Toward an Ecological Framework for Assessing Reservoirs of Vector-Borne Pathogens: Wildlife Reservoirs of Trypanosoma cruzi across the Southern United States
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Wildlife species are critical for both feeding vectors and serving as reservoirs of zoonotic vector-borne pathogens. Transmission pathways leading to disease in humans or other target taxa might be better understood and managed given a complete understanding of the relative importance of different reservoir species in nature. Using the conceptual framework of "reservoir potential," which considers elements of both reservoir competence and vector-host contact, we review the wildlife reservoirs of Trypanosoma cruzi in the southern United States, where many species of triatomine vectors occur and wildlife maintain enzootic cycles that create a risk of spillover to humans, domestic dogs, and captive nonhuman primates that may develop Chagas disease. We reviewed 77 published reports of T. cruzi infection in at least 26 wildlife species across 15 southern states. Among the most well-studied and highly infected reservoirs are raccoon (Procyon lotor), woodrat (Neotoma spp.), and opossum (Didelphis virginiana), with aggregate overall infection prevalences of 36.4, 34.7, and 22.9%, respectively. Just over 60% of studies utilized methods from which an infectiousness index could be generated and show that raccoons and striped skunk (Mephitis mephitis) are among the most infectious wildlife hosts. Triatomine-host contact has sparsely been quantified in the southern United States, but 18 of the 24 host species previously identified to have been fed upon by triatomines are wildlife. Future studies to parameterize the reservoir potential model, especially to quantify wildlife infectiousness, vector-host contact, and the epidemiological importance of parasite strains maintained by wildlife, could open new doors for managing enzootic cycles and reducing T. cruzi spillover risk.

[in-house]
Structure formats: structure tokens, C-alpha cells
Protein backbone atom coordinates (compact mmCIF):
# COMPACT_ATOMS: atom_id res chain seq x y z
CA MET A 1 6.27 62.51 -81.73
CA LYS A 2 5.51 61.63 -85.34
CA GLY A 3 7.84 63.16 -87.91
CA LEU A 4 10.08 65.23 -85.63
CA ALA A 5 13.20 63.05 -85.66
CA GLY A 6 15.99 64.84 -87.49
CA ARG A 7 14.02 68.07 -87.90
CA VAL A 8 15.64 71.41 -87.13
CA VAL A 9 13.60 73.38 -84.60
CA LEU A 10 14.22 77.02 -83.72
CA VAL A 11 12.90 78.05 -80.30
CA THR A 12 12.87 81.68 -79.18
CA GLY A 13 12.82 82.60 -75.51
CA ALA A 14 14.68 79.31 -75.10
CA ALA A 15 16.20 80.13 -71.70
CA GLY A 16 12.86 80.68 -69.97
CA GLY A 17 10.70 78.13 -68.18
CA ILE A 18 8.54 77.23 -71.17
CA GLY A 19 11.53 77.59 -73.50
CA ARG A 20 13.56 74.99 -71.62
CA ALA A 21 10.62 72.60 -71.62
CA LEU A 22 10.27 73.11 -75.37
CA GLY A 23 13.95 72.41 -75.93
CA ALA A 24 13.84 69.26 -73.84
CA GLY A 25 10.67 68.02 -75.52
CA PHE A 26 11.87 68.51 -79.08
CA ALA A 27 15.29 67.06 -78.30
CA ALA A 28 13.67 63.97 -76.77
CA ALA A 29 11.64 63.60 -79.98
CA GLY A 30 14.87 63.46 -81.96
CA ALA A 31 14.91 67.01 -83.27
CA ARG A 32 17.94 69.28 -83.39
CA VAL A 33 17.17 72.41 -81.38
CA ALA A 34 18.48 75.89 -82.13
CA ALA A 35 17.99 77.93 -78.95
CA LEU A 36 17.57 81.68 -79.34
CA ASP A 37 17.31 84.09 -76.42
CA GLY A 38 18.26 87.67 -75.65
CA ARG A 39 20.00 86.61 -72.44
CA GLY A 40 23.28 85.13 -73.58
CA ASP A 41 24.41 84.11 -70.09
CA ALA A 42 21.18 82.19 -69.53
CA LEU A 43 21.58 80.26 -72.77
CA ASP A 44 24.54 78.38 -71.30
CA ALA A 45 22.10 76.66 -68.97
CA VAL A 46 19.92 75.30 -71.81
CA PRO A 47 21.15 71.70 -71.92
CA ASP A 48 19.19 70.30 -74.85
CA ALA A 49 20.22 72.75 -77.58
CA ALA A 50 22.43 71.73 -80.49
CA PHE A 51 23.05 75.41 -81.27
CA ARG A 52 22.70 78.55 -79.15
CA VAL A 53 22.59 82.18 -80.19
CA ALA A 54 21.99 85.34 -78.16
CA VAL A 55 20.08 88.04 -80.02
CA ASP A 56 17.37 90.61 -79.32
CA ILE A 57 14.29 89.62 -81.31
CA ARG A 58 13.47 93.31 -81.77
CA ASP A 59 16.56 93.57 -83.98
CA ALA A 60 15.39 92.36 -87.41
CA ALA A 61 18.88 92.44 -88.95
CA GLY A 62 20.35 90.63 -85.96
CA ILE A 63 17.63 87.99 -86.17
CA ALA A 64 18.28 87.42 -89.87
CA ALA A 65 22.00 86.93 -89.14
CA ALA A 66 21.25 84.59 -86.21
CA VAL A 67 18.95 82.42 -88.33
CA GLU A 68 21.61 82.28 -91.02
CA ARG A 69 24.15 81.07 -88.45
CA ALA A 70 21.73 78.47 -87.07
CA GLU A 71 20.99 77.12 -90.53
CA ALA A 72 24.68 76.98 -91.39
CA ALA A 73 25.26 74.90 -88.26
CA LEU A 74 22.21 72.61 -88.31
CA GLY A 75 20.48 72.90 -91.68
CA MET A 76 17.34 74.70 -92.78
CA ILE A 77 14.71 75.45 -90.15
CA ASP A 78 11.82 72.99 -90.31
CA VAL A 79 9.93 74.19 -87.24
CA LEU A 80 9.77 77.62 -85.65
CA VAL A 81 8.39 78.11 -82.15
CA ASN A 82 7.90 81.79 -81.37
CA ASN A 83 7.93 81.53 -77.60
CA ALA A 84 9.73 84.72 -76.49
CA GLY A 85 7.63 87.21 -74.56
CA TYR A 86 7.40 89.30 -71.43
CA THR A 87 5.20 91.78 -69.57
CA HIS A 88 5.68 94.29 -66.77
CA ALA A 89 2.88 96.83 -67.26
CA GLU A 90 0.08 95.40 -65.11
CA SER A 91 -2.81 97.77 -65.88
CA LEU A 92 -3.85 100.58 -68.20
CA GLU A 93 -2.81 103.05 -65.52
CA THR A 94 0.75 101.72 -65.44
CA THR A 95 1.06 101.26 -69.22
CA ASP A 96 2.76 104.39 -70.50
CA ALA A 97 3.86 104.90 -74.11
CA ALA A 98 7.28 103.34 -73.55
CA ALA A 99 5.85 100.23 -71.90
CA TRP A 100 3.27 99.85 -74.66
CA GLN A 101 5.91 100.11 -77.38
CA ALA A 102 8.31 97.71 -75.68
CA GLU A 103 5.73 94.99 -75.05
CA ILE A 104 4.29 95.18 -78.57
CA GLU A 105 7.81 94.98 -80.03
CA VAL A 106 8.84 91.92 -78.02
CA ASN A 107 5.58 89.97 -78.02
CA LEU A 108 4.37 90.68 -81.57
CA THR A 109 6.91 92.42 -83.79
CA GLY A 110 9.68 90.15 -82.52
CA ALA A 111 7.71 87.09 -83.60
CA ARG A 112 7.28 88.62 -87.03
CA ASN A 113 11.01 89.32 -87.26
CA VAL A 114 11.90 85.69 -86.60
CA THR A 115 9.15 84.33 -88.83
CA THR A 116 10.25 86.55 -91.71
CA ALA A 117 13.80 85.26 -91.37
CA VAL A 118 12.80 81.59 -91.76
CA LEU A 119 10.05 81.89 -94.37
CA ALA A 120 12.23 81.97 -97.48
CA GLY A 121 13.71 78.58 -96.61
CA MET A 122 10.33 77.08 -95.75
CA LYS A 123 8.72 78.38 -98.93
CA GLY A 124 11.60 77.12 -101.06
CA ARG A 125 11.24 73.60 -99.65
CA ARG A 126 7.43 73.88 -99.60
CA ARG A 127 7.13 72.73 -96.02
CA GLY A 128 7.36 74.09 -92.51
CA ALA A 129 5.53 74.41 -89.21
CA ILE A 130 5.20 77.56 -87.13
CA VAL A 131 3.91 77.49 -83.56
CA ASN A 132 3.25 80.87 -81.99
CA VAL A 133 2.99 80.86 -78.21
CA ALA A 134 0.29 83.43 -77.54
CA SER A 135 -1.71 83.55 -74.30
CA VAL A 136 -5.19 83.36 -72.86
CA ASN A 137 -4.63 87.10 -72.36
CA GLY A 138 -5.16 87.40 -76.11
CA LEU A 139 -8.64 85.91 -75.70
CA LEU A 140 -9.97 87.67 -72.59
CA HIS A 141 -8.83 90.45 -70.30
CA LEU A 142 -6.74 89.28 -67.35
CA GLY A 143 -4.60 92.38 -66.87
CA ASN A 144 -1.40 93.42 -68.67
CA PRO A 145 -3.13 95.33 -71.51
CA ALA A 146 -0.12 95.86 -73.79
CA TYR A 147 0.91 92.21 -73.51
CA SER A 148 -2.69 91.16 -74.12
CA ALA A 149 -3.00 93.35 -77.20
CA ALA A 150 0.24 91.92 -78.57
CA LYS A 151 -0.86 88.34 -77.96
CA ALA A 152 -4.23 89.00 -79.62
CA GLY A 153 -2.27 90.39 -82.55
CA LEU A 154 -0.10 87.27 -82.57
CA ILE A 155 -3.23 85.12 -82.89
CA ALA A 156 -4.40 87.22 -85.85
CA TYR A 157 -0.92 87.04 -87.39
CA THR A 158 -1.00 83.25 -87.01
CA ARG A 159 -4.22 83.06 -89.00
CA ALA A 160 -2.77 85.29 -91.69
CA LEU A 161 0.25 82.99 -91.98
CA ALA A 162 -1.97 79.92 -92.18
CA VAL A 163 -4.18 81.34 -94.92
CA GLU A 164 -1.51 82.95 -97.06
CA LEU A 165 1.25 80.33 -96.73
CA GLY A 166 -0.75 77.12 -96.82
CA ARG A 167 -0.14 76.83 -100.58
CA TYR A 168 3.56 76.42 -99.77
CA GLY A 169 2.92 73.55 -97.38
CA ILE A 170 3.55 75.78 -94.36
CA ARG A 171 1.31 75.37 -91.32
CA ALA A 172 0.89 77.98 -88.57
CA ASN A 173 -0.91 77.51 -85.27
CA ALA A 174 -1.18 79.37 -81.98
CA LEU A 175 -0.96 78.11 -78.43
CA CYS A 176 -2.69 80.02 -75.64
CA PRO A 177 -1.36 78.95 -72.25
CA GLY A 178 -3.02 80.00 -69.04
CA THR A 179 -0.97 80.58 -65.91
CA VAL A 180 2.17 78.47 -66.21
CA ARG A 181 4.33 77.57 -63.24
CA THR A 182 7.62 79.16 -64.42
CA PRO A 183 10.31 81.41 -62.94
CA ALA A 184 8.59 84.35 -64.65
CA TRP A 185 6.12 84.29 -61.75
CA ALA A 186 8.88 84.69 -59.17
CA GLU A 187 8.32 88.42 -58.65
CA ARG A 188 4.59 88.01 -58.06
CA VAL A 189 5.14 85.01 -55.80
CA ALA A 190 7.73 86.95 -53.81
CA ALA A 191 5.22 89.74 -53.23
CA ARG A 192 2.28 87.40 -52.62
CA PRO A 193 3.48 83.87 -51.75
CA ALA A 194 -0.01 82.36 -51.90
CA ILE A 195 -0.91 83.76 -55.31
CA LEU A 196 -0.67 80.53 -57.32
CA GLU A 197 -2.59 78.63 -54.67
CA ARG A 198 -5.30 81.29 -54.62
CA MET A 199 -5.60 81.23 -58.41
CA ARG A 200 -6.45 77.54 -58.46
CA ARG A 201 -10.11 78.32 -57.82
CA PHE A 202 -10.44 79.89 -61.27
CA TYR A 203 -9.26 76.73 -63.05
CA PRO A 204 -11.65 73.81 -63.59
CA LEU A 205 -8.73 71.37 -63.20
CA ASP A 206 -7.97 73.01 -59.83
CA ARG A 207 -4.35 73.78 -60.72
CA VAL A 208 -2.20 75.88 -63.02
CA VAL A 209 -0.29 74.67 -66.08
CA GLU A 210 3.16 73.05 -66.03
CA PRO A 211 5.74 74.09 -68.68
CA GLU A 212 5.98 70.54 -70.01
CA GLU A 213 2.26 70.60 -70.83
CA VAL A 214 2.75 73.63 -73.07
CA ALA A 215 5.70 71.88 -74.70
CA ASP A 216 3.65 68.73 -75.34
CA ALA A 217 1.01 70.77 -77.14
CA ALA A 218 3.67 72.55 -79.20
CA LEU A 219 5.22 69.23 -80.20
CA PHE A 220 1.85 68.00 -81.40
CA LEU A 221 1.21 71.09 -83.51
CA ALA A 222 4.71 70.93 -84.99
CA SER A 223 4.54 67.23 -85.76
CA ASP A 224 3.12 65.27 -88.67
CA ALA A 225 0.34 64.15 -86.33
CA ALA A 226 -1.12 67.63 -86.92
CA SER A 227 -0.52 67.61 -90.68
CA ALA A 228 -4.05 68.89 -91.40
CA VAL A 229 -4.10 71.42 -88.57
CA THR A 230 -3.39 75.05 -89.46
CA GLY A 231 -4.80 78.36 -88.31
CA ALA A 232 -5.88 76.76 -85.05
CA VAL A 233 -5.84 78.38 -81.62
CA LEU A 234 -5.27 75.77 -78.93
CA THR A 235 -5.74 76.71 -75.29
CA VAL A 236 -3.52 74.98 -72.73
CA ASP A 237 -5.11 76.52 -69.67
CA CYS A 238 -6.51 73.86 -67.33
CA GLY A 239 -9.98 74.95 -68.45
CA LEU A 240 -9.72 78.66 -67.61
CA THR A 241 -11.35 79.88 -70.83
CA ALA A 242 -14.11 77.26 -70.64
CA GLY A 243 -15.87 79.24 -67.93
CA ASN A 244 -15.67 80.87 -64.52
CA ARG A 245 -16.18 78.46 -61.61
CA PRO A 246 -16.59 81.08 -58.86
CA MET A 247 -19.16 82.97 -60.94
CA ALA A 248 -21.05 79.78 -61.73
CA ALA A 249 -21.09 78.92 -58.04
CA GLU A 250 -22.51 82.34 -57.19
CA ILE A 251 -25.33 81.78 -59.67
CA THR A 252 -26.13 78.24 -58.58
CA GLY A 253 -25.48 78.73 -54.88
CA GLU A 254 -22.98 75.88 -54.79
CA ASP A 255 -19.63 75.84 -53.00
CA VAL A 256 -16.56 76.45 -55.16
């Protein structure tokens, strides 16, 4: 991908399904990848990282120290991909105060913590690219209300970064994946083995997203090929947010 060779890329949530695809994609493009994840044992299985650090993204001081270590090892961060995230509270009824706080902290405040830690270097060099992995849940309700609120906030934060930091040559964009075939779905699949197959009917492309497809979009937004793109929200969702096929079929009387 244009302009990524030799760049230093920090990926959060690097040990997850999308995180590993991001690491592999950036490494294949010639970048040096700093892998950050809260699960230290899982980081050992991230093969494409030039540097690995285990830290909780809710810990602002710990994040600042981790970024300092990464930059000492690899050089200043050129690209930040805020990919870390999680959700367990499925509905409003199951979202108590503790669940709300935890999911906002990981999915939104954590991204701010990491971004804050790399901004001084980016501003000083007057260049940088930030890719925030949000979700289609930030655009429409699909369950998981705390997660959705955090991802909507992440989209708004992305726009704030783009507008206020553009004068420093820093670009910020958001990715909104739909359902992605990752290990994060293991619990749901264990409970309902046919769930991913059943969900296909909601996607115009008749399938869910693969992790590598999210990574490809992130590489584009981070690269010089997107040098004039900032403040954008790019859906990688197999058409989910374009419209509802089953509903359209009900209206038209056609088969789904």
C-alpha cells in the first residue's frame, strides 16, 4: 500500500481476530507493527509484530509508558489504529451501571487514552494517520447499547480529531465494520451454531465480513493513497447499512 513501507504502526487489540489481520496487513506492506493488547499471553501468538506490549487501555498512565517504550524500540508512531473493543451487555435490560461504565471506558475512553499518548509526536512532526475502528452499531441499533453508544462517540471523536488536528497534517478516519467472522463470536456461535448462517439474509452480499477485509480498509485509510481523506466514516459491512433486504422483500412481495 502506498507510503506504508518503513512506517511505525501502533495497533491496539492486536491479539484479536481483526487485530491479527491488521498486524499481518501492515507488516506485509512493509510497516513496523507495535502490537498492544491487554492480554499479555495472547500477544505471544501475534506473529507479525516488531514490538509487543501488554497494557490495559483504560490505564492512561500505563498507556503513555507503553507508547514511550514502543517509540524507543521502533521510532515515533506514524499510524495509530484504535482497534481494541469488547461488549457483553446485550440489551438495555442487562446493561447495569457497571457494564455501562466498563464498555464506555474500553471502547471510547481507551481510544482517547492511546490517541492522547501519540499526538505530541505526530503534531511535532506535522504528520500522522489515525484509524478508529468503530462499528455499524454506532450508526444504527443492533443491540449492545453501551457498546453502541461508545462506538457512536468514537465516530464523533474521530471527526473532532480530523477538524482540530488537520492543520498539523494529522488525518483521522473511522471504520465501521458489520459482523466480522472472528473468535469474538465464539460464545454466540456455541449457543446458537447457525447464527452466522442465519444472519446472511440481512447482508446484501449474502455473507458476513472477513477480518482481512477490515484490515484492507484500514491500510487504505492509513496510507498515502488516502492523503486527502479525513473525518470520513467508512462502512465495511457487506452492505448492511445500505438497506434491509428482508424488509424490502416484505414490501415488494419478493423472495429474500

author list (cited authors)
Hodo, C. L., & Hamer, S. A.